Commentary

Five Predictions For Online Lead Generation In 2007

Over the last two months, I’ve read many predictions for the online advertising industry in 2007.  Discussions of the future of search, banners, video and social networks abound, but one segment of interactive marketing that’s conspicuously missing from these predictions is online lead generation. 

Although not yet a household name, online lead generation was by far the fastest growing category of online ad spending in 2006, with a reported 71 percent year-over-year growth. Marketers are increasingly adopting this growing medium because it provides something search and the other more publicized vehicles do not: consumers’ explicit permission to be added to your database and contacted for future marketing purposes. This is a benefit that will only grow in importance as marketers try to cut through the ever-expanding glut of advertising and marketing out there and build true, one-to-one relationships with interested consumers. 

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That being said, below are five predictions for online lead generation in the year ahead.

1) Big brands adopt online lead generation. Online lead generation has traditionally been the domain of direct marketers, but that’s quickly changing.  Big brands in CPG, pharmaceuticals and retail, among other categories, are increasingly recognizing that the explicit consumer permission afforded by online lead generation is the all-important first step in beginning a dialogue with consumers and building long-term brand relationships. In addition, the performance-based nature of online lead generation is far more cost-efficient than using other online vehicles to build your consumer database. Together these benefits will help spur brand marketers to make up a significantly larger percentage of the online lead generation category in 2007 than in previous years.

2) Category to grow beyond $2 billion. Big brands moving into this category mean big-brand dollars. Couple that with players who’ve already “seen the light” (direct marketers, magazine publishers, continuity clubs, financial service providers, etc. ) and this category will grow at an even faster rate than in 2006 and take a bigger piece of the online ad dollar pie as well. In fact, I predict the channel is going to double in size to more than $2 billion -- or just over 10% of the overall online spend projected for 2007. 

3) Downsizing in the industry. It may seem counterintuitive to predict a shrinking pool of providers after predicting the category will double in size, but I believe we will see considerable downsizing in the industry in 2007, as advertiser demand for increasingly sophisticated services drives less advanced players out of the market. Further, many of the newest entrants into the market will close their doors as permission and privacy practices in online lead generation come under intense scrutiny, as indicated in predictions number four and five.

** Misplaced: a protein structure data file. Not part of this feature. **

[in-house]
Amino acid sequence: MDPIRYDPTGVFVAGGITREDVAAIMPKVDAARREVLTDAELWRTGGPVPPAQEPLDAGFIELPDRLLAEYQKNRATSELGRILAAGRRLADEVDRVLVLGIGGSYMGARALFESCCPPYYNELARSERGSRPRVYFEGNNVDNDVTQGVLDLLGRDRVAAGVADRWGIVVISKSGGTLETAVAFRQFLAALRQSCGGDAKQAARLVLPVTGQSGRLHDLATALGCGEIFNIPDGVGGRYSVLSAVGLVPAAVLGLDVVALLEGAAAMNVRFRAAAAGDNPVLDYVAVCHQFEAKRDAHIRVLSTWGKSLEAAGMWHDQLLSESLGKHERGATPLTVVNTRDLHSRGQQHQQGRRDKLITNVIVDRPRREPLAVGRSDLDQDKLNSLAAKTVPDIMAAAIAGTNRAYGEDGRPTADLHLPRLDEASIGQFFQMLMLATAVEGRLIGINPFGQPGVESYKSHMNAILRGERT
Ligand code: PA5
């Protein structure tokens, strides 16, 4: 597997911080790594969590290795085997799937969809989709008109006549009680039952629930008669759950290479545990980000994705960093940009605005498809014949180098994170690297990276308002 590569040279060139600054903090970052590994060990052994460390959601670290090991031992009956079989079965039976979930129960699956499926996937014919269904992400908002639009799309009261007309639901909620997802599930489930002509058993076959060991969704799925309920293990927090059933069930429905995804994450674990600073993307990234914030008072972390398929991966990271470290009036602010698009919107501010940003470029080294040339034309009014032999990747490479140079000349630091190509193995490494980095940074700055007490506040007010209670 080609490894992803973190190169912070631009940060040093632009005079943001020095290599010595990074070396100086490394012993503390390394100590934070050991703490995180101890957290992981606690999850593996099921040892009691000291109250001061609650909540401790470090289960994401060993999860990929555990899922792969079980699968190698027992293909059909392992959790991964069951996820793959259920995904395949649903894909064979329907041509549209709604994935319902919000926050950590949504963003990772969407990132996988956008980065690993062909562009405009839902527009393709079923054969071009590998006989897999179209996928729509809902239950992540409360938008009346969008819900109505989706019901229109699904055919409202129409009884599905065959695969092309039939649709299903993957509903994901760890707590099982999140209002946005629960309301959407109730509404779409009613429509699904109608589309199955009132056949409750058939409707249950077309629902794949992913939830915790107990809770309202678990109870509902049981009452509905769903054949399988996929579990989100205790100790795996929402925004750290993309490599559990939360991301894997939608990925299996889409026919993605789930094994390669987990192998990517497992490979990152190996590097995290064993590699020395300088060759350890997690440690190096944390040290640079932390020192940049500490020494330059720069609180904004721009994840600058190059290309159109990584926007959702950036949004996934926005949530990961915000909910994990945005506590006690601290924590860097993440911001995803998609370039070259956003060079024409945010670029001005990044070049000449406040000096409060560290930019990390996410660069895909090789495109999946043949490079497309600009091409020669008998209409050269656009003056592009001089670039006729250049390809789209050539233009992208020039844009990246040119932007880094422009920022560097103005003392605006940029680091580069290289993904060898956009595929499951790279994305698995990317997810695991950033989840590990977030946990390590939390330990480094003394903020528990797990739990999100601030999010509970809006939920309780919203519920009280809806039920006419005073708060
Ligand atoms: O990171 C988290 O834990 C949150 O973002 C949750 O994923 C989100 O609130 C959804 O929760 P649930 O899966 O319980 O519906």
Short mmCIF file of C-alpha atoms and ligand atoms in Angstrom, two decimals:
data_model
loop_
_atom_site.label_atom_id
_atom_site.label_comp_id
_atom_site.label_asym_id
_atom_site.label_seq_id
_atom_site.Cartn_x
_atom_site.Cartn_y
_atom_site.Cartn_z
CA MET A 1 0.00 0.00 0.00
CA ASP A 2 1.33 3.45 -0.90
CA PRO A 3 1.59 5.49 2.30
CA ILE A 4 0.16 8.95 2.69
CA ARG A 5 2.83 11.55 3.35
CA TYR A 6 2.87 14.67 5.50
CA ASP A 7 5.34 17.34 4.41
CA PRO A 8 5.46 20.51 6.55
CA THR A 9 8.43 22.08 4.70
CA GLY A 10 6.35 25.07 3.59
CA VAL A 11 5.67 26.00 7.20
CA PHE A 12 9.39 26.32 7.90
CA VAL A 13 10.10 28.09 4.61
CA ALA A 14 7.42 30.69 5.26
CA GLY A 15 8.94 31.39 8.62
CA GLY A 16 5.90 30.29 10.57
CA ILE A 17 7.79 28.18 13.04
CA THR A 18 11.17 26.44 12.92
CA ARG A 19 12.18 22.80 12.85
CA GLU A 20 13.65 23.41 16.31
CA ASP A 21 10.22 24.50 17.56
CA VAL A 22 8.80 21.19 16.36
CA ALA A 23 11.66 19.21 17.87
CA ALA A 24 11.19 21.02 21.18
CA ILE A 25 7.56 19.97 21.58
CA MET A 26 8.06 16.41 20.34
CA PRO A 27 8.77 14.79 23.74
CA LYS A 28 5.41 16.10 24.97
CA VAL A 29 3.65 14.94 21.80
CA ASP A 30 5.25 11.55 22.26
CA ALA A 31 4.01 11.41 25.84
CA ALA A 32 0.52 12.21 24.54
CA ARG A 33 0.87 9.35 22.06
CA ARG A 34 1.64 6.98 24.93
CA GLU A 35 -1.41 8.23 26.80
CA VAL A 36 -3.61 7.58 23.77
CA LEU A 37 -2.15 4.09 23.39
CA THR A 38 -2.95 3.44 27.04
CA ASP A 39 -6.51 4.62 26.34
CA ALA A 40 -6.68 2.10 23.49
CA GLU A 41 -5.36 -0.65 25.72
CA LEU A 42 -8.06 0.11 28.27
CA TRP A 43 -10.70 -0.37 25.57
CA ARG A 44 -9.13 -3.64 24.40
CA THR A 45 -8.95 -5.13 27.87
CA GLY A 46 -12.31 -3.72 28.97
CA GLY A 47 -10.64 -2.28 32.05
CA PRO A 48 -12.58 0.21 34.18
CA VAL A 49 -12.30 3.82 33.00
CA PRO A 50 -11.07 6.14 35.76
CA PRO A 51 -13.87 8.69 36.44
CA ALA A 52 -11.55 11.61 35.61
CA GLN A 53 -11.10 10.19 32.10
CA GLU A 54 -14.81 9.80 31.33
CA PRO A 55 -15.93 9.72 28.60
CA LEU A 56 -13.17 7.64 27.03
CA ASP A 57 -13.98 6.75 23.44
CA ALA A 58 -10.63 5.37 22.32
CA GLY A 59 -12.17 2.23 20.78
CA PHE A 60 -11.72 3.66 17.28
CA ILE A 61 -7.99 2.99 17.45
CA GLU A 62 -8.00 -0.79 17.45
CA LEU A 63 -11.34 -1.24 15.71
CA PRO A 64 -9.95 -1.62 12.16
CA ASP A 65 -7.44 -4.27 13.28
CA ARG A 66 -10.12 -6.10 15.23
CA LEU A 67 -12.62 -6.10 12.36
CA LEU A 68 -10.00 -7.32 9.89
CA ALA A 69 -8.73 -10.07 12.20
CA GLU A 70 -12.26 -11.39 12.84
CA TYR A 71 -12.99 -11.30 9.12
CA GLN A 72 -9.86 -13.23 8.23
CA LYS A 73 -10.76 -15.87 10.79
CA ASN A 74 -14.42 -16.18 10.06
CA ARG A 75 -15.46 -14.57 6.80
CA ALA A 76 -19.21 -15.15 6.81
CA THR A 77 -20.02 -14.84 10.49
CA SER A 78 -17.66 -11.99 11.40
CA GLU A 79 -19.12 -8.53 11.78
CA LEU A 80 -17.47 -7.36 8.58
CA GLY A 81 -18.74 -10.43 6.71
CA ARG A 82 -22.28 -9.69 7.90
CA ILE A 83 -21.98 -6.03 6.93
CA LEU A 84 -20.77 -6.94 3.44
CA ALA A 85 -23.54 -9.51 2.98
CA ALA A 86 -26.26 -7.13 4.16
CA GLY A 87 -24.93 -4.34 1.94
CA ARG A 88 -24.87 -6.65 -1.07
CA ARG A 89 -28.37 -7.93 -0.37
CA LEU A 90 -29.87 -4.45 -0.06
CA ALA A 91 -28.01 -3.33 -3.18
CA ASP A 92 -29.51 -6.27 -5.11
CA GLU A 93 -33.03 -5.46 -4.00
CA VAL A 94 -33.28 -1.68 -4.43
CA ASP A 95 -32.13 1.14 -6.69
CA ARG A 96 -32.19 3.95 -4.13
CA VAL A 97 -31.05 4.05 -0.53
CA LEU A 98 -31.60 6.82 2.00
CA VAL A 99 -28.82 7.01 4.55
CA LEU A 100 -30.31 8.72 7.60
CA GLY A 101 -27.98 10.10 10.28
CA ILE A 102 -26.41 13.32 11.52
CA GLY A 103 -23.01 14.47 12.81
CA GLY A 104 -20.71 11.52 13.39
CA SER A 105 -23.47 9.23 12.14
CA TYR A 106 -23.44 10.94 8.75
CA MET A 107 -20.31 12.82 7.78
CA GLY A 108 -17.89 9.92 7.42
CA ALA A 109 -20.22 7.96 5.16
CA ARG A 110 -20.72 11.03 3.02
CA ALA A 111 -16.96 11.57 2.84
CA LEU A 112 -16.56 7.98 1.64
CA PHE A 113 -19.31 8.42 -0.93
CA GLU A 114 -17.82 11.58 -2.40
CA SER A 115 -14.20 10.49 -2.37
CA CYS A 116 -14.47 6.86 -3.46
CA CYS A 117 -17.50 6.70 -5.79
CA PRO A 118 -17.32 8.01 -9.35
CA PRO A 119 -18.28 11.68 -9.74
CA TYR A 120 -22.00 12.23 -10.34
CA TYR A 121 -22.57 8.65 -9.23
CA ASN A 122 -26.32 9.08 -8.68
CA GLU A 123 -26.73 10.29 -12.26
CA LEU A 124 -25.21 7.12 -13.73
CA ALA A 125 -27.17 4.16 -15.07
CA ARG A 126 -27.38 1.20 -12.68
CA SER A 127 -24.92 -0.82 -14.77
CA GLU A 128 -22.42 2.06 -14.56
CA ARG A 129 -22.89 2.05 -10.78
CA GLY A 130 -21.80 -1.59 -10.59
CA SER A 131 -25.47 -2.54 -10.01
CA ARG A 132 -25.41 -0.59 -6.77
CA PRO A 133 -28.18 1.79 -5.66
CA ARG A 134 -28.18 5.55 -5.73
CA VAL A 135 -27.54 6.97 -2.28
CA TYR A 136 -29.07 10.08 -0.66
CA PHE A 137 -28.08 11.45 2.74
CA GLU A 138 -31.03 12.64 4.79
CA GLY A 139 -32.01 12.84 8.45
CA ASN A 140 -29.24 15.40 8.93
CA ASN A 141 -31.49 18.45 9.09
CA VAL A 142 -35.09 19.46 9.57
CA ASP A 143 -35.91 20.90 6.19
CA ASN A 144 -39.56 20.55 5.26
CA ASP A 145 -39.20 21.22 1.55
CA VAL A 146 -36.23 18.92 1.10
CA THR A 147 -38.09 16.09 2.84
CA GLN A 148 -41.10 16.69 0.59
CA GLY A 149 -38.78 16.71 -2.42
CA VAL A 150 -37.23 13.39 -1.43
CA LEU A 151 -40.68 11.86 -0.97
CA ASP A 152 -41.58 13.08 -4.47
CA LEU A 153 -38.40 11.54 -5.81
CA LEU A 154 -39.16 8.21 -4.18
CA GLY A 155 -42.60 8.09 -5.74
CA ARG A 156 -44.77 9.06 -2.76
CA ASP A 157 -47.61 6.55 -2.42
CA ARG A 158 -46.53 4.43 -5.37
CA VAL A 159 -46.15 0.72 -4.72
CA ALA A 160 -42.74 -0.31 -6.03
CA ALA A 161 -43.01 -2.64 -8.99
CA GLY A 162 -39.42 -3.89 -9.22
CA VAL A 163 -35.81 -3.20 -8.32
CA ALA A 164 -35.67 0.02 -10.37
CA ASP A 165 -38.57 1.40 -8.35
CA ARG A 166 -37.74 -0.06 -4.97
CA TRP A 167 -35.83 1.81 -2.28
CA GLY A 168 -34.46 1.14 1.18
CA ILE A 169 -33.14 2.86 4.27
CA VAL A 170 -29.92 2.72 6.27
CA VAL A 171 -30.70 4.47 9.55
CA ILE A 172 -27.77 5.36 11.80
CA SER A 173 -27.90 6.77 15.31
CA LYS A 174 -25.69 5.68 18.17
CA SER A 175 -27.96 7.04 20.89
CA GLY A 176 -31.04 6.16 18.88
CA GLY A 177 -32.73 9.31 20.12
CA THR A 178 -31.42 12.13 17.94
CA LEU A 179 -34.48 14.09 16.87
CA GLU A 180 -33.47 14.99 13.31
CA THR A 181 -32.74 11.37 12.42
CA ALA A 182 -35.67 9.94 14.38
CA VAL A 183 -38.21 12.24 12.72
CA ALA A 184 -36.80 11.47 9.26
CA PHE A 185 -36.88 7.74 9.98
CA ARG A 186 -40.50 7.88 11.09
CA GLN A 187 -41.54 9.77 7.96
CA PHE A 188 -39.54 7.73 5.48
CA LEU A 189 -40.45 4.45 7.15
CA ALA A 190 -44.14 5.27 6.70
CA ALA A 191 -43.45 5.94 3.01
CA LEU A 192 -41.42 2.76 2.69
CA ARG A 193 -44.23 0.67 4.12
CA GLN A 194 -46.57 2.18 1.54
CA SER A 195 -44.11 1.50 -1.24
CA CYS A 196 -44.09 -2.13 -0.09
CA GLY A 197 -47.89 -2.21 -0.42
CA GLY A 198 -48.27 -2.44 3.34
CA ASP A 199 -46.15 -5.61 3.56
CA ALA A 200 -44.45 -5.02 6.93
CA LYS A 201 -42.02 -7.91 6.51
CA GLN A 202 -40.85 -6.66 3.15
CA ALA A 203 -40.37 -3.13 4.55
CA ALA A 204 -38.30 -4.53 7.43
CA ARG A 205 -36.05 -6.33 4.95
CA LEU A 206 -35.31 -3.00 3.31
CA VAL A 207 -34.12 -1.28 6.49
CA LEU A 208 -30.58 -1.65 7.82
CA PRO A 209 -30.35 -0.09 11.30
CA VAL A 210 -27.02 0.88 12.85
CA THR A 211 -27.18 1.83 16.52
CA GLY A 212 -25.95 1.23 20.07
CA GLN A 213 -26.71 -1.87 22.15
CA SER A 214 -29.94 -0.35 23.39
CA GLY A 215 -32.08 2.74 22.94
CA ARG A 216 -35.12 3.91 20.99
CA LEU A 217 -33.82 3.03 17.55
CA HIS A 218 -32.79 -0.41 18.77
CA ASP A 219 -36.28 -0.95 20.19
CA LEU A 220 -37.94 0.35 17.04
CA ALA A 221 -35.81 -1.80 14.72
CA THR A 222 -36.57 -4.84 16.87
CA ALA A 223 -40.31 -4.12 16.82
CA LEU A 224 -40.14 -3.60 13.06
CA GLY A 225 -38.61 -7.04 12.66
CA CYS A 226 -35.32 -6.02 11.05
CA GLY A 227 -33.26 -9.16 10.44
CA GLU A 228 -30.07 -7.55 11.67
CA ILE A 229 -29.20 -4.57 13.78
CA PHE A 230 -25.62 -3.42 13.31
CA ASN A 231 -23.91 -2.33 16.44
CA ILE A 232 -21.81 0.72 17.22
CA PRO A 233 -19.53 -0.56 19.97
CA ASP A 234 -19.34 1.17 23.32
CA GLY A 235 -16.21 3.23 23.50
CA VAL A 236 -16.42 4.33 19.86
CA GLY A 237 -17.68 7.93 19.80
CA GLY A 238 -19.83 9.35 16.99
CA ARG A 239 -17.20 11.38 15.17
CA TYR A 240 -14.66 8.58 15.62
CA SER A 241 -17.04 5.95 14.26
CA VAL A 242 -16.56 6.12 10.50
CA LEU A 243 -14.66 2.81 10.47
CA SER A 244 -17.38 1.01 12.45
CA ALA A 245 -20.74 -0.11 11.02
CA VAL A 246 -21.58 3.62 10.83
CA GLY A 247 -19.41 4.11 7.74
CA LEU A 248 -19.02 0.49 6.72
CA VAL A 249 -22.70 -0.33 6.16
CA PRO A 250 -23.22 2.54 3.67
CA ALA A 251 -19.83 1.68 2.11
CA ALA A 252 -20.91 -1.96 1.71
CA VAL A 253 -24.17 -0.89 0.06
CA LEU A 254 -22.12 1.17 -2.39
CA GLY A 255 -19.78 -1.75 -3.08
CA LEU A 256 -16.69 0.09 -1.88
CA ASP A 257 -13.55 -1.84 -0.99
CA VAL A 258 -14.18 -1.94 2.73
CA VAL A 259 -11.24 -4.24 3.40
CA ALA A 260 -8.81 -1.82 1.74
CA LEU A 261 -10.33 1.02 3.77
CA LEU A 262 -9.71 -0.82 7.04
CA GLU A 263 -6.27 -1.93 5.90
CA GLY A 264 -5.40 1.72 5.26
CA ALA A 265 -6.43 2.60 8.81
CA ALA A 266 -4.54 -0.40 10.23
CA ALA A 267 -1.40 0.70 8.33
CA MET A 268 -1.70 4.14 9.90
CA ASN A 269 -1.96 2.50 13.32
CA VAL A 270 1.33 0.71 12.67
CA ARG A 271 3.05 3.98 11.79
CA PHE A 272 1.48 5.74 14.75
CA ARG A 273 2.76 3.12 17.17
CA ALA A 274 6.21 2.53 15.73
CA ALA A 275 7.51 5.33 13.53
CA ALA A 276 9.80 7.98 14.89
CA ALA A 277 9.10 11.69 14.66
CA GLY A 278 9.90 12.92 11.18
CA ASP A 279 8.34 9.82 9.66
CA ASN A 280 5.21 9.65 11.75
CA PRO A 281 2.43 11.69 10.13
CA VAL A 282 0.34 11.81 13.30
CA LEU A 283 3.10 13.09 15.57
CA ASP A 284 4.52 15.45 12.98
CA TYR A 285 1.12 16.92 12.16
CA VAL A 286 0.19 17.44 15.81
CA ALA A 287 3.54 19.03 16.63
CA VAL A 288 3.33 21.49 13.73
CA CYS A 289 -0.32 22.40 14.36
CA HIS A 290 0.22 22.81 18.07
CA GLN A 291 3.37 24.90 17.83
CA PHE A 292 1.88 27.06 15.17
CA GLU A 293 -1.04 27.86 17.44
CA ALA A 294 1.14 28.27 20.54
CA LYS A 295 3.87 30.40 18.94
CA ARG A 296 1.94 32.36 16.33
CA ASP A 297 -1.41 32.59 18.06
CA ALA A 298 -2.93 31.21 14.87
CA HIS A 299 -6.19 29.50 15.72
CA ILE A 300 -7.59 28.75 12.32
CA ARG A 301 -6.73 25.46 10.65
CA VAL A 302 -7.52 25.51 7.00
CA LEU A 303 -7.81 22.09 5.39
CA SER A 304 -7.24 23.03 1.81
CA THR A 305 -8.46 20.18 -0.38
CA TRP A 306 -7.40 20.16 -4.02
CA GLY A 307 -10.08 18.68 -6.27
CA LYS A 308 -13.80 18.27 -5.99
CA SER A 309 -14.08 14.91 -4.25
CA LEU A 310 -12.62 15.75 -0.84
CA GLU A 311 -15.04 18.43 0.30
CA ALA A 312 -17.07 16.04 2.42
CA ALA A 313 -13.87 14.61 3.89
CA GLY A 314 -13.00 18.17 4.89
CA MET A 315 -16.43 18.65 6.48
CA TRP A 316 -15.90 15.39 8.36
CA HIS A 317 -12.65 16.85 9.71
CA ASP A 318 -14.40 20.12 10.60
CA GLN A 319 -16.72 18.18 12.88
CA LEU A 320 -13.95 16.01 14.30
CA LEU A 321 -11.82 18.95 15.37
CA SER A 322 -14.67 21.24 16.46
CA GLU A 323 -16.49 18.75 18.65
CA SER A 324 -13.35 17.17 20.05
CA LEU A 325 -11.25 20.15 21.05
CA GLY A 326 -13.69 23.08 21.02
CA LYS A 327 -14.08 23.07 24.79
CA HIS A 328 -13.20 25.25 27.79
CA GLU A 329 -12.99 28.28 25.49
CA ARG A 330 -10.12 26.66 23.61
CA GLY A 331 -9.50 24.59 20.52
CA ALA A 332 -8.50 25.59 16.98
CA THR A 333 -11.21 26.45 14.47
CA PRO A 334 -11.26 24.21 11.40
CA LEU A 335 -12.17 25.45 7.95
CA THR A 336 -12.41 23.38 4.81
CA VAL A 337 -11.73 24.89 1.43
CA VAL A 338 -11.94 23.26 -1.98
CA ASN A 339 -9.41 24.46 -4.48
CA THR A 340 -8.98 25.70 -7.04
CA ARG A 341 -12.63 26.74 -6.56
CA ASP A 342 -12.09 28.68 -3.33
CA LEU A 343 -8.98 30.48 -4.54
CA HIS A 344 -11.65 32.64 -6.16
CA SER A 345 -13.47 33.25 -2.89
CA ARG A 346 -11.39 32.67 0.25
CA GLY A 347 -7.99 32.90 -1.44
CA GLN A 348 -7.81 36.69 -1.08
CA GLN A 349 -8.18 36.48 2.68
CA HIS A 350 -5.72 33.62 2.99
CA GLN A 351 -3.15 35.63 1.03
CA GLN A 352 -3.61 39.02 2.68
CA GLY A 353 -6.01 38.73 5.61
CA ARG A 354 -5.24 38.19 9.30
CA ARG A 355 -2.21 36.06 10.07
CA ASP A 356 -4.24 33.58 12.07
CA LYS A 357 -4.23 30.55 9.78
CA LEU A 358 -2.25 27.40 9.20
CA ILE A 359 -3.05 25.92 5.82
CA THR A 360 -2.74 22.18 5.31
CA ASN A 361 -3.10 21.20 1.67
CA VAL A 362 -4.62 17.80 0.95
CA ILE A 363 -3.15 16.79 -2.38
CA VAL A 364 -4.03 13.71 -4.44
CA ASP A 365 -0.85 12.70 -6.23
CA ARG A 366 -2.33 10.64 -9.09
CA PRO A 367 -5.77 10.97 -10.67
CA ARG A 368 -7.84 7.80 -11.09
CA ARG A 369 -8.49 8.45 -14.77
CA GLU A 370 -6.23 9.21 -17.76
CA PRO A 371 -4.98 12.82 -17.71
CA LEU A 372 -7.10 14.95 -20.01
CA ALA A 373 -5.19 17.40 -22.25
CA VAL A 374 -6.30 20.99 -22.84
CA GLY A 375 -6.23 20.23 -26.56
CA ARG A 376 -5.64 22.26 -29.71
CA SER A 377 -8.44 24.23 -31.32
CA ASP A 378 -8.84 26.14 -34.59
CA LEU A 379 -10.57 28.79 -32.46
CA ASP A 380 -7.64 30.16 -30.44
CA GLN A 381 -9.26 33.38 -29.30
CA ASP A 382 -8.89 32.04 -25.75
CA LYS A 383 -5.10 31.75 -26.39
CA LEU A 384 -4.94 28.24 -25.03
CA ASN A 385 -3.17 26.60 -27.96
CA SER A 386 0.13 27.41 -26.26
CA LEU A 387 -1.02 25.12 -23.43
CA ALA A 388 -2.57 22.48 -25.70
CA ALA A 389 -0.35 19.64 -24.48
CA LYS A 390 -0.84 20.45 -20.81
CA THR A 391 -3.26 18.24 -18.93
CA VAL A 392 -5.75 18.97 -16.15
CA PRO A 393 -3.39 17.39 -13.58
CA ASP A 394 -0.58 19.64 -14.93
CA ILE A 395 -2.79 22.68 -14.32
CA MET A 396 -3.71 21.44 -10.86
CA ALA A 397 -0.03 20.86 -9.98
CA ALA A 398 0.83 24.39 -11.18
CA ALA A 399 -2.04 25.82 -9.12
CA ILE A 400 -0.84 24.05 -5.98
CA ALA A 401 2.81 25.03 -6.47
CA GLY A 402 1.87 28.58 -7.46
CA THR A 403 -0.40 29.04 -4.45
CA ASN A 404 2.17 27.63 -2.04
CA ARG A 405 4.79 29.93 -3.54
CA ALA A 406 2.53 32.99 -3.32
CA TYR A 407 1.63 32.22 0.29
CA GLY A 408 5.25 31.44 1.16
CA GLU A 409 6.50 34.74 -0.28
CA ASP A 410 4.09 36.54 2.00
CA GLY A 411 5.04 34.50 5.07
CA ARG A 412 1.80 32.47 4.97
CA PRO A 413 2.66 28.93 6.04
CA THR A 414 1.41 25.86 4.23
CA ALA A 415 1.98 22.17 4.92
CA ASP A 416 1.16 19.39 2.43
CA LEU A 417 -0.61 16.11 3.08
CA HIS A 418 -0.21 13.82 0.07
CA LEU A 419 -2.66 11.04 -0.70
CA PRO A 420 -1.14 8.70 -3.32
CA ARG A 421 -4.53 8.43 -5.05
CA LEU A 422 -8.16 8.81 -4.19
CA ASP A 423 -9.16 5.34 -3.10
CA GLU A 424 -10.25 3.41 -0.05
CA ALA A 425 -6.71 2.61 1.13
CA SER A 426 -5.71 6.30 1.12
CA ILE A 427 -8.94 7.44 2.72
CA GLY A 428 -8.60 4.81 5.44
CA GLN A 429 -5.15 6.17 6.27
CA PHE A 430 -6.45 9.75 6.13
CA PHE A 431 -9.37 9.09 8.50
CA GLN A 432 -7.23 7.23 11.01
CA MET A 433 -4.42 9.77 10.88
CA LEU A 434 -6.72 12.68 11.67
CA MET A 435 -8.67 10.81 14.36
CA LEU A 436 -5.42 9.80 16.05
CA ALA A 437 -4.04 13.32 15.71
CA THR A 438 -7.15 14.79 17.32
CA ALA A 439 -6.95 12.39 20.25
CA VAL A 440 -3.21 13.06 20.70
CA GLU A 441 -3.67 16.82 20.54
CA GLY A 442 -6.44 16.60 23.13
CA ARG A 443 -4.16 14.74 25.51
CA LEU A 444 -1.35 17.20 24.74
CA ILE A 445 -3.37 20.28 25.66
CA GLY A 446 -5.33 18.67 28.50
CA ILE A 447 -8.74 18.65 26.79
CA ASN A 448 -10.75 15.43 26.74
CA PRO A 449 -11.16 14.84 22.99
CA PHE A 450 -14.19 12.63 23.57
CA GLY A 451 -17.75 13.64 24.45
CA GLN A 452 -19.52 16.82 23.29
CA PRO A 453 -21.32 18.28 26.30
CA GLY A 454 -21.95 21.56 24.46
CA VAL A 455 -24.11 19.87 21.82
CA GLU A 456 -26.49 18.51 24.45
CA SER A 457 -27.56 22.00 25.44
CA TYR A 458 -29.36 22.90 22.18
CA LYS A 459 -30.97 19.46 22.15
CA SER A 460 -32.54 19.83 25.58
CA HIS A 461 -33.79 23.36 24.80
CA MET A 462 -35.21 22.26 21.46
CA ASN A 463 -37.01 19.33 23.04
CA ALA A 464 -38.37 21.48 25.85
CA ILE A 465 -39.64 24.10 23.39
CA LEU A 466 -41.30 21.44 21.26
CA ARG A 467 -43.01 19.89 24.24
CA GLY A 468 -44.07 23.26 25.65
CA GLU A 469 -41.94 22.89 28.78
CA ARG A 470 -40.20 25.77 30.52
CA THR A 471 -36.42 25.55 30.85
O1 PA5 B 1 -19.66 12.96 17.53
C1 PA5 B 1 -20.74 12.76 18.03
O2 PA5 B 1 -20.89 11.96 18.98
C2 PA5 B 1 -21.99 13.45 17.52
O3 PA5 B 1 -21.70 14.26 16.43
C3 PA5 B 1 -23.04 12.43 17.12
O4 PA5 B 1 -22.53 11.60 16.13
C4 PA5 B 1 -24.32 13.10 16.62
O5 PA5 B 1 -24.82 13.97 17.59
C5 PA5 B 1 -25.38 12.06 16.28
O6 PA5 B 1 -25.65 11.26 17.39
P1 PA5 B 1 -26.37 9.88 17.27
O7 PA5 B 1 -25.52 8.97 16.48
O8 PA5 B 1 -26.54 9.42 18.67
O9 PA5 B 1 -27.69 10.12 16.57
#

4) Conspicuous consent standards are adopted. A consumer’s clear and conspicuous consent is a crucial component to ensure quality leads. That means including straightforward language prominently displayed in the offer that informs consumers that they are consenting to share their information with the marketer and be contacted regarding the marketer’s offer, products or services. Burying consumer consent on another page in the offer’s terms and conditions -- a practice among less- scrupulous providers -- may produce a high volume of leads,  but only results in uninformed (and potentially angry) consumers and low-quality leads. To ensure the long-term viability of the online lead generation channel, ethical industry players -- with guidance from industry associations like the Interactive Advertising Bureau -- will adopt clear conspicuous consent standards in 2007 to differentiate themselves from the bad players, retain marketers’ confidence in the category and avoid future government regulation.  

5) The ax falls on data skimming. As ethical players continue to differentiate themselves from the less scrupulous in 2007, the practice of data skimming -- reselling your lead’s personally identifiable information -- will no longer be tolerated.  Problem number one is that a lot of brands don’t know their lead generation provider is engaging in these practices.  Data skimming compromises a brand’s trusted relationship with a consumer and essentially subsidizes the provider’s business with the fees you are paying.  As with the new consent standards, the top providers and industry associations will serve as the stewards of this message to marketers, leaving the rest of the providers to conform to the new standards or lose business.

As a final prediction, I have no doubt that this December online lead generation will take its rightful place among the other top interactive vehicles in industry predictions for 2008.

 

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